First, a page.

While all hospitals have the potential for the spread of infection, Lexington Medical Center is working hard to minimize that risk throughout the complex. Copper coating has been added to all “high touch areas,” such as door handles, toilet flushers, sink faucets, and IV poles, because current research indicates that copper can destroy germs and reduce the risk of disease.
“Copper is a natural germ killer,” says Mike. “Germs on a laminated over-bed table will still be there 24 hours later. Germs on a copper surface will naturally die because copper provides much less opportunity to transfer infection.”
Health and safety issues were always a paramount concern in the construction of the new tower, and occasionally that meant requesting a design detail that might have seemed strange or unnecessary to organizations that have been involved in building other medical institutions. For example, Mike’s team sought to eradicate the patient room threshold, that three quarter inch molding found between the patient room and bathroom in nearly every other hospital in the country.
“I didn’t want any thresholds between rooms where the public travels,” he says. “We have elderly people who can ambulate themselves in the middle of the night to the bathroom with their IV pole or walker, and thresholds can be risky. The architects didn’t like that — it’s complicated, it’s unusual, and it creates a construction challenge when building a bathroom. But we worked it out, we persevered, we were very insistent, and I’m really proud of the result. There are now no thresholds wherever the public travels.”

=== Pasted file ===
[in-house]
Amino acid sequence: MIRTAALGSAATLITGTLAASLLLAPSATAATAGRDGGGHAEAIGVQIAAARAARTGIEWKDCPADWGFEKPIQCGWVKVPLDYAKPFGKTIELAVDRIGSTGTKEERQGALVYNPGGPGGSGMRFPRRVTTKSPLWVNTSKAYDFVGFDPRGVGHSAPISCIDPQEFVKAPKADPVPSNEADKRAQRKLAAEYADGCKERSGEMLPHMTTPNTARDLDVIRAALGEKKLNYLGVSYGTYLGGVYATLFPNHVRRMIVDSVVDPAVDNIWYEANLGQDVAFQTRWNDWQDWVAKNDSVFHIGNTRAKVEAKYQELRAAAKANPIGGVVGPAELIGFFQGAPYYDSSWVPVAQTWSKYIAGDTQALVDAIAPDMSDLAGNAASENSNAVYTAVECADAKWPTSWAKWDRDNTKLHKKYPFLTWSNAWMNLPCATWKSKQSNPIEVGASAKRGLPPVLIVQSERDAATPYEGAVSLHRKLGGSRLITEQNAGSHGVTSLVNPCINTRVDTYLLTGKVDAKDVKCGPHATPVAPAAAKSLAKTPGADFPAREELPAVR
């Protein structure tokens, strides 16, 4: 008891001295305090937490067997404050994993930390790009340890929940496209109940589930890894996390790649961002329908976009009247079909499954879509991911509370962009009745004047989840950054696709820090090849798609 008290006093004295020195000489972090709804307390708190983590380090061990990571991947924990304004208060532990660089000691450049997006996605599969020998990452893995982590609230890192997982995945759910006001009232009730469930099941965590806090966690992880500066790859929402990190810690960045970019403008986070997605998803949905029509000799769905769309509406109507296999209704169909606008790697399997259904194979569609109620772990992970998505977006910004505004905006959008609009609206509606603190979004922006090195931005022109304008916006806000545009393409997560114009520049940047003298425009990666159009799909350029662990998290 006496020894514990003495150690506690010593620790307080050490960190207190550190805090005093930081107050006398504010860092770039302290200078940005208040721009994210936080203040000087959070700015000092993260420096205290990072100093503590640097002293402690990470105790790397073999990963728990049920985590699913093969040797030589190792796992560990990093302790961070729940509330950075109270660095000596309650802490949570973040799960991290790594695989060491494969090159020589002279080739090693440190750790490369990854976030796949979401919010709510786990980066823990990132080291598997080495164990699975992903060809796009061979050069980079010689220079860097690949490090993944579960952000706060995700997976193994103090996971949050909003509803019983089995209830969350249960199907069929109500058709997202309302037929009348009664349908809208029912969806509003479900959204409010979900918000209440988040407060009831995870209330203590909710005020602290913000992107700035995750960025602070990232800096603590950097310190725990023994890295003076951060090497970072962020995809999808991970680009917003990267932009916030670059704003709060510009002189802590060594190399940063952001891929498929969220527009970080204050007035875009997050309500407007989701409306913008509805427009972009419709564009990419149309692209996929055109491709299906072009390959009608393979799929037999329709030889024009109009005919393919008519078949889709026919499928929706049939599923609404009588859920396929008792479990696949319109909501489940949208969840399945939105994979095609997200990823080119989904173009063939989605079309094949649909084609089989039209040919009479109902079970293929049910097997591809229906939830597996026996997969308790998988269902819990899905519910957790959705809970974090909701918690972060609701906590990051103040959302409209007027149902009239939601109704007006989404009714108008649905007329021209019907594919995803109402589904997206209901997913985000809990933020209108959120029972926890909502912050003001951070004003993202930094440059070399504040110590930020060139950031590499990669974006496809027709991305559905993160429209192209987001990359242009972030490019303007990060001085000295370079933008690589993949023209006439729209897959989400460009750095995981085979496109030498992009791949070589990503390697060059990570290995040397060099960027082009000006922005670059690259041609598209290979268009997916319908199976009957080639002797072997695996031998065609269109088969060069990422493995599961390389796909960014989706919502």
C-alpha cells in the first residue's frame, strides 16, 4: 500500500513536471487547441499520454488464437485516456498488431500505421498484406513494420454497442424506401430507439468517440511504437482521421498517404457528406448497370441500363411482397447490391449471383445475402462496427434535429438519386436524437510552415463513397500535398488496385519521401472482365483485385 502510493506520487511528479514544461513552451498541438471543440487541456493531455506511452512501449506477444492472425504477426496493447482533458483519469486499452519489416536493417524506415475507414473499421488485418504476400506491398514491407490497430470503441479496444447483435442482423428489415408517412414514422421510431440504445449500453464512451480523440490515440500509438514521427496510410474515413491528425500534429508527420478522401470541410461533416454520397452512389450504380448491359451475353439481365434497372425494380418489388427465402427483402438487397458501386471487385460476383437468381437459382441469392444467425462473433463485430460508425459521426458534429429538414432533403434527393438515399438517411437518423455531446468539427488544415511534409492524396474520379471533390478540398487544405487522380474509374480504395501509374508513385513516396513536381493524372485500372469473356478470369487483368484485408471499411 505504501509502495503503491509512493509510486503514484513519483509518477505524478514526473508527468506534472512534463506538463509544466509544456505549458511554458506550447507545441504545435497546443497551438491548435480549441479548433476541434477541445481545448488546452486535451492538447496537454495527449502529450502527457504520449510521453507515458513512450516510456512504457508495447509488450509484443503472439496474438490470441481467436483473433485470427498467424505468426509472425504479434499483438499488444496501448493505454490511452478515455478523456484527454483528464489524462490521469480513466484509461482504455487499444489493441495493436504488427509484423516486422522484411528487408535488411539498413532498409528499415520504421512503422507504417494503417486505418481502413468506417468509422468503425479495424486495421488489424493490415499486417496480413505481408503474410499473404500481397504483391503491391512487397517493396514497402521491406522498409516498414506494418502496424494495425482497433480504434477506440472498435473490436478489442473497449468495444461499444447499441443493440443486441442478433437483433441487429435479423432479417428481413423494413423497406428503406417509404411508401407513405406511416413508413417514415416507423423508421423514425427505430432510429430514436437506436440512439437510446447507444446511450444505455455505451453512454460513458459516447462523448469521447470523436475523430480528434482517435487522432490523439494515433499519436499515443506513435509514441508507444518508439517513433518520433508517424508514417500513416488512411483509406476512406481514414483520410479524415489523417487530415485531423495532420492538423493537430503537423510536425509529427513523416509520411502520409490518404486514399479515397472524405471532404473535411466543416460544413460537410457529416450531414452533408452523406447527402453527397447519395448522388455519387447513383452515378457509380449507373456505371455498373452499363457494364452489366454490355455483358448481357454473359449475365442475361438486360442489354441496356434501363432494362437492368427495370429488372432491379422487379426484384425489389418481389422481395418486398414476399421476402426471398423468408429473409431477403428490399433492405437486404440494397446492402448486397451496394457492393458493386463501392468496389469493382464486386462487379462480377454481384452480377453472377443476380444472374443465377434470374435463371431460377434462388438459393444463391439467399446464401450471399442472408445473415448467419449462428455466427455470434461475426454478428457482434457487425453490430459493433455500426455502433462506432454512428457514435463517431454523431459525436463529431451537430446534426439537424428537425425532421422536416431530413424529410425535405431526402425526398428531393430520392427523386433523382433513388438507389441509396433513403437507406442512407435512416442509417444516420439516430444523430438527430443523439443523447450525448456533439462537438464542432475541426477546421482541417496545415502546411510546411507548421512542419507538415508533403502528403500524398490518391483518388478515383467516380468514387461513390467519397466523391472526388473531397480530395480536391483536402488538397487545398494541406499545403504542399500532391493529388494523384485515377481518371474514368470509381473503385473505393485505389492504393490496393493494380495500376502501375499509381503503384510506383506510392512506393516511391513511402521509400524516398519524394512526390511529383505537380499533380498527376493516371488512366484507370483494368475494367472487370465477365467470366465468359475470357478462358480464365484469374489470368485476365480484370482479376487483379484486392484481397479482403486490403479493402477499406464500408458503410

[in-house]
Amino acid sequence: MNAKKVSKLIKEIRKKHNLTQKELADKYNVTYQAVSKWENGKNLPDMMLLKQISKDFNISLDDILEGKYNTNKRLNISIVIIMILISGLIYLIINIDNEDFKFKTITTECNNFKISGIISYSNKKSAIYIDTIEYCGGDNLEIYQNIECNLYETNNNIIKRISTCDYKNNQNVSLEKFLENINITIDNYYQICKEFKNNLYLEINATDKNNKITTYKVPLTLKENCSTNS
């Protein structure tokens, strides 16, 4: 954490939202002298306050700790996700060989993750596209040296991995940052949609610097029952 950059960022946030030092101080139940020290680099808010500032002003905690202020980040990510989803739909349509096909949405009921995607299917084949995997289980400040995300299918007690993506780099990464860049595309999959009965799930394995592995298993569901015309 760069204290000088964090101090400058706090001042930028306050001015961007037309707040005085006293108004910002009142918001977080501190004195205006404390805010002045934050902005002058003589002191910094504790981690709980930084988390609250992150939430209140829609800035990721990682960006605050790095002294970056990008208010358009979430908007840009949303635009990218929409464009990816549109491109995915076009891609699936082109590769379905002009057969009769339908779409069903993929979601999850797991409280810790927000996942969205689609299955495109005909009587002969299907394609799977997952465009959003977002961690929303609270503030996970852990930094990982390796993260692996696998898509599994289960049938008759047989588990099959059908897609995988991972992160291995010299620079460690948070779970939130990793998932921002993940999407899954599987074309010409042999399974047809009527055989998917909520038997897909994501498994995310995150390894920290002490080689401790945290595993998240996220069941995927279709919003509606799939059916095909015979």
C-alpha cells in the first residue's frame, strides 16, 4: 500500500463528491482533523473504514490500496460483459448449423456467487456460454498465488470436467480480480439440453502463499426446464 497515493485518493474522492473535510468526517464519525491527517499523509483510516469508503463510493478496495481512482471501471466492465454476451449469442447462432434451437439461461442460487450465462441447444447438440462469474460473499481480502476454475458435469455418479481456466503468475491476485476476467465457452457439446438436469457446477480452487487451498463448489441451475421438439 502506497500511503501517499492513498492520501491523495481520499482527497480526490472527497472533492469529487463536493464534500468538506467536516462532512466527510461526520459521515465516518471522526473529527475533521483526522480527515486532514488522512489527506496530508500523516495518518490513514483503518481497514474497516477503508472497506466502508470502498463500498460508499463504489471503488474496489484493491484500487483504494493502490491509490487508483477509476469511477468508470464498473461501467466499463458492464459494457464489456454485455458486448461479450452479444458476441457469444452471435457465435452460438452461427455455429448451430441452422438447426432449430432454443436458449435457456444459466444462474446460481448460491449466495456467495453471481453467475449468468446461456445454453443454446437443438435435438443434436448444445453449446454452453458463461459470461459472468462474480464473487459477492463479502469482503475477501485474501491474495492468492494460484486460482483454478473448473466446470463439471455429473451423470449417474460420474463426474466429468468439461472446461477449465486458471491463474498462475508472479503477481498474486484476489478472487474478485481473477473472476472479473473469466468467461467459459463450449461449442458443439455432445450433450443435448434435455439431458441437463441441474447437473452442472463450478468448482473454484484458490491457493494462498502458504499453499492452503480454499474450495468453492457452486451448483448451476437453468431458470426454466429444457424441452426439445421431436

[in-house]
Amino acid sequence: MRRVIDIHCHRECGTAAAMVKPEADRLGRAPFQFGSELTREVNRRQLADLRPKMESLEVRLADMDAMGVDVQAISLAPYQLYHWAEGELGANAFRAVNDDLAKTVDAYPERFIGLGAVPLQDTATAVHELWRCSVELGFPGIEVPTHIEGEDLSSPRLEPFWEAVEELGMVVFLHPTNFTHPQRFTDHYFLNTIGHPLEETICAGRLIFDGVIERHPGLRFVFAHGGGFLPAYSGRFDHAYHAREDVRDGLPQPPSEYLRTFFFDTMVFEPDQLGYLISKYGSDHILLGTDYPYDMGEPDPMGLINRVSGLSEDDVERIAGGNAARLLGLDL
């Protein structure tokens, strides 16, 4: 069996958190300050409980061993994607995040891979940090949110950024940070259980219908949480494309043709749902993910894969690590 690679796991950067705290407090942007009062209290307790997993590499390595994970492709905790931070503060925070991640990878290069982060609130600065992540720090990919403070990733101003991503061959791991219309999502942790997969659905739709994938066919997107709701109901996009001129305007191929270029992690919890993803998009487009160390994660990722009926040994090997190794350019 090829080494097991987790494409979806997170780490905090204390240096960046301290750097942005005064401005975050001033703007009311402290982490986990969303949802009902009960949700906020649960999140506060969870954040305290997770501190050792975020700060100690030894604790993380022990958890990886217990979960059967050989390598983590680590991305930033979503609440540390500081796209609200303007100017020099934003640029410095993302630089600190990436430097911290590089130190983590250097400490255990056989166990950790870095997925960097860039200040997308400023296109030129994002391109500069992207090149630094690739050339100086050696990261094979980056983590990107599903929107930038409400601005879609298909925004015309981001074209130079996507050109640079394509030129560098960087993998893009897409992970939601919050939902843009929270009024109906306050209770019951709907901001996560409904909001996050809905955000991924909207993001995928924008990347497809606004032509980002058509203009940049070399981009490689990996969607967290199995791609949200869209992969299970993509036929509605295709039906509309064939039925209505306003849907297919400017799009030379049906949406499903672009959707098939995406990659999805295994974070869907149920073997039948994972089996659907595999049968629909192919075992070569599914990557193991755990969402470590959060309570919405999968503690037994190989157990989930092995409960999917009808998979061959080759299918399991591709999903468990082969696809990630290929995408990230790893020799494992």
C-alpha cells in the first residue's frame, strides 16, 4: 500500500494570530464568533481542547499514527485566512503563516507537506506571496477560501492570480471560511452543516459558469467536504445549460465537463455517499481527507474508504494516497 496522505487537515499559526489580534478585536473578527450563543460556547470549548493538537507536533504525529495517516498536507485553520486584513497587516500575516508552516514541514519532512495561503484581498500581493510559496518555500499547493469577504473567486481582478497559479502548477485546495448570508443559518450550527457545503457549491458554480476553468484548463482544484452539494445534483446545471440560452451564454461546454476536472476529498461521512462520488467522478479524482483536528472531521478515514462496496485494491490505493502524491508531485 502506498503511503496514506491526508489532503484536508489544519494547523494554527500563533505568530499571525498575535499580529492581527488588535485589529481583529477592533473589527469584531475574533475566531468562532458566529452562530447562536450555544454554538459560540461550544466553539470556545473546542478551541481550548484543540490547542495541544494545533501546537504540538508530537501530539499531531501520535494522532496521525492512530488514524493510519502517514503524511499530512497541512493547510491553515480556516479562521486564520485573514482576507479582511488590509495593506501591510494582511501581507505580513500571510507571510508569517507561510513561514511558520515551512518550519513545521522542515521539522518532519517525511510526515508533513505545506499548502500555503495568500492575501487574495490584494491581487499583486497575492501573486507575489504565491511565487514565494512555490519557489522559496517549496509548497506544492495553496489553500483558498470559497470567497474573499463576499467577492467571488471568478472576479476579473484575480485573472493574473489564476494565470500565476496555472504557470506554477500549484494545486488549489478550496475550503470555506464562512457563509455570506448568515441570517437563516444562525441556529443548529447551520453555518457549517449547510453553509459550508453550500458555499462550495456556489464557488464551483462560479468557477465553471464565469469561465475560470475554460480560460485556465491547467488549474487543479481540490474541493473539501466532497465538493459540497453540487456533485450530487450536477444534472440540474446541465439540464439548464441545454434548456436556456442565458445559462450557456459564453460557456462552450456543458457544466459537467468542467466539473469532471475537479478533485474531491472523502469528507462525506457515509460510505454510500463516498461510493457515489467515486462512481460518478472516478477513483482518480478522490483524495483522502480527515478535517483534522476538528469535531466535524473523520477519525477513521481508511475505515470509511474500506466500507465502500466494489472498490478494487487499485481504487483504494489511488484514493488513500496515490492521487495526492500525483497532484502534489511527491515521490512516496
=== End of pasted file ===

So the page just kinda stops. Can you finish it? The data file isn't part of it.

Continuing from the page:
As a result of this small but significant detail change, Mike’s team expects fewer falls and fewer complications for patients and visitors walking in, out, and around the new building.
“We are proud of the little things we’ve done to take care of our patients and our staff and our physicians,” he says.
He is also proud of the team’s early goal to keep as much of the $400 million allocated to the hospital expansion project as local as possible.
“We didn’t want all the money to go out of state,” Mike says. “If we had local talent, local plumbers, local electricians, local you name it, we wanted them to have a chance at keeping that money in the area.”
Advertisements were circulated and a seminar conducted, all aimed at involving as many regional contractors and partners in the project as possible. As a result, more than $130 million was kept in South Carolina with more than $100 million remaining in the Midlands.
Keeping it local has always been a focus for Lexington Medical Center. As a stand-alone, single hospital system, it is the only hospital in Columbia that is locally owned and governed, with services directed solely to the Midlands community.
“Our most important focus is providing care to the community, with a local board and local support, so that we can meet the needs of our friends and neighbors,” Tod says.
Indeed, every element in the splendid new addition — sweeping staircases; sunlit lobbies; modern and threshold-less patient rooms; private baby rooms; technically advanced surgical suites; copper, germ fighting surfaces; and so much more — is just further evidence that the Lexington Medical Center doctors, nurses, and staff are unwaveringly committed to meeting the needs of the community and providing the very best care to all who enter its doors.